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Old 07-22-2011, 10:52 AM   #41
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Oh boy, another thread on my-way-is-the-best-way to invest .

I thought investing was suppose to be a dispassionate exercise.

But I guess it's not possible to separate our ego from our investment methodology.

My take...
You can succeed with some well researched market timing or buy-hold methods assuming you stick to your knitting.

Agree, what works for one person may not work for another. Yes, there can be many paths to the same destination.

That said, investing strategy is very personal and passionate (that got us to where we are, able to FIRE). Hearing a different strategy that says ours is not any good is like someone saying, a red rose is not red but orange which makes it difficult to not give our 2 cents (or 6 cents ) worth of opinion.
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Old 07-22-2011, 11:47 AM   #42
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I had a buy & hold Bogle strategy during the market meltdown in 2008. I have a couple of friends that saw the writing on the wall and sold all of their stock positions before the crash. I would be lying to you if I told you that I did not envy them at the time.
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Old 07-22-2011, 12:12 PM   #43
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Why debate it? Just start a new thread and post the trades/results each month. Follow the rules, no second guessing.

We'll see how it goes.

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Old 07-22-2011, 12:16 PM   #44
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I had a buy & hold Bogle strategy during the market meltdown in 2008. I have a couple of friends that saw the writing on the wall and sold all of their stock positions before the crash. I would be lying to you if I told you that I did not envy them at the time.
Did they get back in? When? Do you still envy them?
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Old 07-22-2011, 12:33 PM   #45
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I'm currently using market timing but only for <5% of my portfolio. Been doing this for year and a half and fine tuning the strategy. It's beating the index but I can't get myself to use this 20% of my portfolio.... so no way 100% will work. I once went up to 10% of my portfolio but I ended up constantly thinking about this and it's no healthy.

Your strategy might work if you're totally unemotional and follow the buy/sell signals but, for me, there's no way I can implement this on even 10% portfolio... there will be too much emotion involved at that point and might stray from the strategy. At the end of the day, your market timing strategy might beat B&H&R but you have to pick a strategy you can stick to in a severe bull/bear market. Sounds easy but based on how I felt back in 2008, 2009, no way I can implement market timing and be sane during the day.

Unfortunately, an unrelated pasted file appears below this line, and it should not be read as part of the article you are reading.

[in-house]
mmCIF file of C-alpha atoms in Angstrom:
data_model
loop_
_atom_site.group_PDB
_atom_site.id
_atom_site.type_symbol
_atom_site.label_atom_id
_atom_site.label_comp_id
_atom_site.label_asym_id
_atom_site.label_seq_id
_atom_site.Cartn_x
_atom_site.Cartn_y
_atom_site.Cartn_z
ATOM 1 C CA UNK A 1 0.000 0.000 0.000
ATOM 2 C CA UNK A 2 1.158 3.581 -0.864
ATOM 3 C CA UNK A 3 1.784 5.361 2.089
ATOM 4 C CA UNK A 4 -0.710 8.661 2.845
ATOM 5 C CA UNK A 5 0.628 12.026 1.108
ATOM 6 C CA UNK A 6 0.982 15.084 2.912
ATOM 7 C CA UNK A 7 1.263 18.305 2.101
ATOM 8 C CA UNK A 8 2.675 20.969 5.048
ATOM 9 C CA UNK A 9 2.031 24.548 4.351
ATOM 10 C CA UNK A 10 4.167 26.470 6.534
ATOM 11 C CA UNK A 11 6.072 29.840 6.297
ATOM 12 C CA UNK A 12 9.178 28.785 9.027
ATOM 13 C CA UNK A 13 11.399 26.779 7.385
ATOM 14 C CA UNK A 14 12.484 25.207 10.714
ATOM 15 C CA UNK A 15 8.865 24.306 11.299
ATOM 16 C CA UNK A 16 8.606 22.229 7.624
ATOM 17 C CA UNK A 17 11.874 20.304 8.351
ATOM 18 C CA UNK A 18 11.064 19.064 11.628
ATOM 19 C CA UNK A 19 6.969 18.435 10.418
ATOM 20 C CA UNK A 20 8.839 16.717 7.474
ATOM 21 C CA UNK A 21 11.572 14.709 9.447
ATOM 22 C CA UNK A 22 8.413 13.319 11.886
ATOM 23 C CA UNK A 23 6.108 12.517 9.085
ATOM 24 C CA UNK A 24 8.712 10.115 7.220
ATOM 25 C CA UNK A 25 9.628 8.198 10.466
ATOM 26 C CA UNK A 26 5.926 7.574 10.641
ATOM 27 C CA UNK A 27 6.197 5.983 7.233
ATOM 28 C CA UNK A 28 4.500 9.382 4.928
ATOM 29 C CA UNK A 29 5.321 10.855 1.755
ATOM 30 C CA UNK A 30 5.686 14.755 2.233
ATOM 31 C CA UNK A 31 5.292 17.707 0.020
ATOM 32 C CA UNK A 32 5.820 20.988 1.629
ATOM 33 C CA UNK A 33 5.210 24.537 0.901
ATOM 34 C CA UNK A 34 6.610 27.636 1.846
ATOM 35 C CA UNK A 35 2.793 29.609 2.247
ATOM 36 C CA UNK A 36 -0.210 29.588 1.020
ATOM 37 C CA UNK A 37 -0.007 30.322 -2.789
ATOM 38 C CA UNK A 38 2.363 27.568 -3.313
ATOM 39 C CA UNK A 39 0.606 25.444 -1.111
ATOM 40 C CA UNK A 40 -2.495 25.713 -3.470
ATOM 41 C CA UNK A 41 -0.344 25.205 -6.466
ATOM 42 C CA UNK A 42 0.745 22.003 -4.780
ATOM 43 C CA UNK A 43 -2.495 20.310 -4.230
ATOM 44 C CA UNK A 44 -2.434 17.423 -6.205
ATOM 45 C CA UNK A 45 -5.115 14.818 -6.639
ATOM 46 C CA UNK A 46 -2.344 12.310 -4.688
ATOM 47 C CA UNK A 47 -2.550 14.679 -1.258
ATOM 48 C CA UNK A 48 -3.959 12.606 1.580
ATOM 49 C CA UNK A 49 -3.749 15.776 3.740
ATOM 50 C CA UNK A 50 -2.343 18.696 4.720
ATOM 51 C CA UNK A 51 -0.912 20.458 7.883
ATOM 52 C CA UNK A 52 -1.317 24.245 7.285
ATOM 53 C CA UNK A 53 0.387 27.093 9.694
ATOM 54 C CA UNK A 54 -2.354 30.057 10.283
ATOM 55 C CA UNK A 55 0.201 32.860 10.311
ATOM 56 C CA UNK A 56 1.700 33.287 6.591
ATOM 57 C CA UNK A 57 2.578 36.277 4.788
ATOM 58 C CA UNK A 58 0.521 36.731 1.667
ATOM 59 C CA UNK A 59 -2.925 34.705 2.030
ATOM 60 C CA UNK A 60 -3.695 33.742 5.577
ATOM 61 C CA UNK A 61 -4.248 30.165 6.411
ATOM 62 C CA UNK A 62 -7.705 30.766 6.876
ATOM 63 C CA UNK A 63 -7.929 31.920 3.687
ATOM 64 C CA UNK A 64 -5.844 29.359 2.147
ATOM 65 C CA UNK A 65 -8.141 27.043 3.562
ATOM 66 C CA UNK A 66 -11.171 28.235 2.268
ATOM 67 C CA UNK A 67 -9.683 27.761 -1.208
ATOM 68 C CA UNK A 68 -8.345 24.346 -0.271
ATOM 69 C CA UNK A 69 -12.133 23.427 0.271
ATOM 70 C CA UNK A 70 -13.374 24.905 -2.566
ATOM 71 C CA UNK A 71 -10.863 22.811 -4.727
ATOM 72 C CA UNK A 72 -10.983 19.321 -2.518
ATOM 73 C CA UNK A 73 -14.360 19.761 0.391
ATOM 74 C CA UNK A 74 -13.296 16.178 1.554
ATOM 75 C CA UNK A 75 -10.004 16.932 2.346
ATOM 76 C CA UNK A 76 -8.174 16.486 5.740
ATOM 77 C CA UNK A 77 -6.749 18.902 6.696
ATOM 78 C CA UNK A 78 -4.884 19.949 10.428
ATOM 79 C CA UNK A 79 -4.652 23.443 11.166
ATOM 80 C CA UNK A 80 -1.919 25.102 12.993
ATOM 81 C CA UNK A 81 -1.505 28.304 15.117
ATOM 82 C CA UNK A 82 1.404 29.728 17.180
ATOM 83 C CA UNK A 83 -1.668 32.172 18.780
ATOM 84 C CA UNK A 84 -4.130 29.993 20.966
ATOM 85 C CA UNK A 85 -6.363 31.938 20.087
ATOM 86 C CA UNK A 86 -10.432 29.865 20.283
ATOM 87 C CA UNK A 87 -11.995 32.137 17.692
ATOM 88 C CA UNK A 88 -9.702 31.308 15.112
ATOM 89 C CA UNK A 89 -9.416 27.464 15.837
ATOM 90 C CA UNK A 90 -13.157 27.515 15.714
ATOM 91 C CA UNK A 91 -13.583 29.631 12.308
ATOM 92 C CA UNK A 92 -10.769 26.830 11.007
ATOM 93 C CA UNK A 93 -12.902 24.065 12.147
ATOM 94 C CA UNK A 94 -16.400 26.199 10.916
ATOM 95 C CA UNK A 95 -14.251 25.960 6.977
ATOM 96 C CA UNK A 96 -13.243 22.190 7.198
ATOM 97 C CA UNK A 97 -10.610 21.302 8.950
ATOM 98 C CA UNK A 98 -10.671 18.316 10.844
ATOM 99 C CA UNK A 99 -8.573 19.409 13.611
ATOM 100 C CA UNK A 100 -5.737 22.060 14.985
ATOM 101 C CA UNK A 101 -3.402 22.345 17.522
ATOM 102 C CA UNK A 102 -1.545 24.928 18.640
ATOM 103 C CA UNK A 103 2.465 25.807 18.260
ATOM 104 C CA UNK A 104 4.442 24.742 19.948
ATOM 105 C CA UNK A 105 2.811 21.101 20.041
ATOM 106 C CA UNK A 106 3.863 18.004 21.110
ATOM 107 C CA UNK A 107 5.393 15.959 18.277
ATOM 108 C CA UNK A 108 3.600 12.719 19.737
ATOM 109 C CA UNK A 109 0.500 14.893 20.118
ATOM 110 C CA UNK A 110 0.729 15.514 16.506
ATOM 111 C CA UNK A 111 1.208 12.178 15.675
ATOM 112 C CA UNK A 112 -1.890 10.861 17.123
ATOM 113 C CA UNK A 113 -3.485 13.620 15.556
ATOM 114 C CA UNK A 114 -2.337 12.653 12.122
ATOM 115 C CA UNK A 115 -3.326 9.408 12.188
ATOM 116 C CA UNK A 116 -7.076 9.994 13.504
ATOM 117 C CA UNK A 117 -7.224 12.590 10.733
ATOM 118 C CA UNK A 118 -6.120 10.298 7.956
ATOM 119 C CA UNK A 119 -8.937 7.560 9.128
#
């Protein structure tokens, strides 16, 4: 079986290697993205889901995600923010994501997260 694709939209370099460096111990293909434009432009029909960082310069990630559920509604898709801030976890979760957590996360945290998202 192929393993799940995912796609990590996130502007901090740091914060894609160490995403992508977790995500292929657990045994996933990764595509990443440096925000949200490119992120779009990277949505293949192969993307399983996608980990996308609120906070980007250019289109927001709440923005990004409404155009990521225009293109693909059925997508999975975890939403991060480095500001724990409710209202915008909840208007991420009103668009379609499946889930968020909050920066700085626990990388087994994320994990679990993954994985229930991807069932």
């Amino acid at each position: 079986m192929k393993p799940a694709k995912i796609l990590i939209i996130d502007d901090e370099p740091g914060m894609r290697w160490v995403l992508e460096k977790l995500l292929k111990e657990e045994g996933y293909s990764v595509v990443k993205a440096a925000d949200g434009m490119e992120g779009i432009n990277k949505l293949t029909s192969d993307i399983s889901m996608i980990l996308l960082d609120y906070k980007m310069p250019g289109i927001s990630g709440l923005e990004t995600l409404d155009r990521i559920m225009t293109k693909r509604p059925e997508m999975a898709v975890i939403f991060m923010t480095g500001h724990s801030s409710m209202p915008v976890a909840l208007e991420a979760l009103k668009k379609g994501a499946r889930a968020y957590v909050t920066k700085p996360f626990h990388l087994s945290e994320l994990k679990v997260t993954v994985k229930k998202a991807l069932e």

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Old 07-22-2011, 01:27 PM   #46
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One of life's strangest phenomena is how hard people work to say "It won't work! No! No! Never will it work!

From where comes this passion to say no, non, nyet, nej?

Ha
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Old 07-22-2011, 01:34 PM   #47
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I'm an indexer, and DCA and shoot for my percentage allocations to try and take my emotions out of the process. Even with that approach...something like the 2008 meltdown was difficult to bear (no pun intended) at times.
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Old 07-22-2011, 01:37 PM   #48
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I have successfully timed the market this year by watching the threads when I see a " Whee " thread then I sell and wait till I hear doom & gloom and buy back . It's been 100% successful so far . Thanks forum members !
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Old 07-22-2011, 03:53 PM   #49
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Well, believe it or not, over the last seven+ years it's just possible that there have been one or two other posters who have felt the same way and made similar statements. However for some reason they seem to have all drifted on to other things before sharing the ultimate results of their tempting strategies.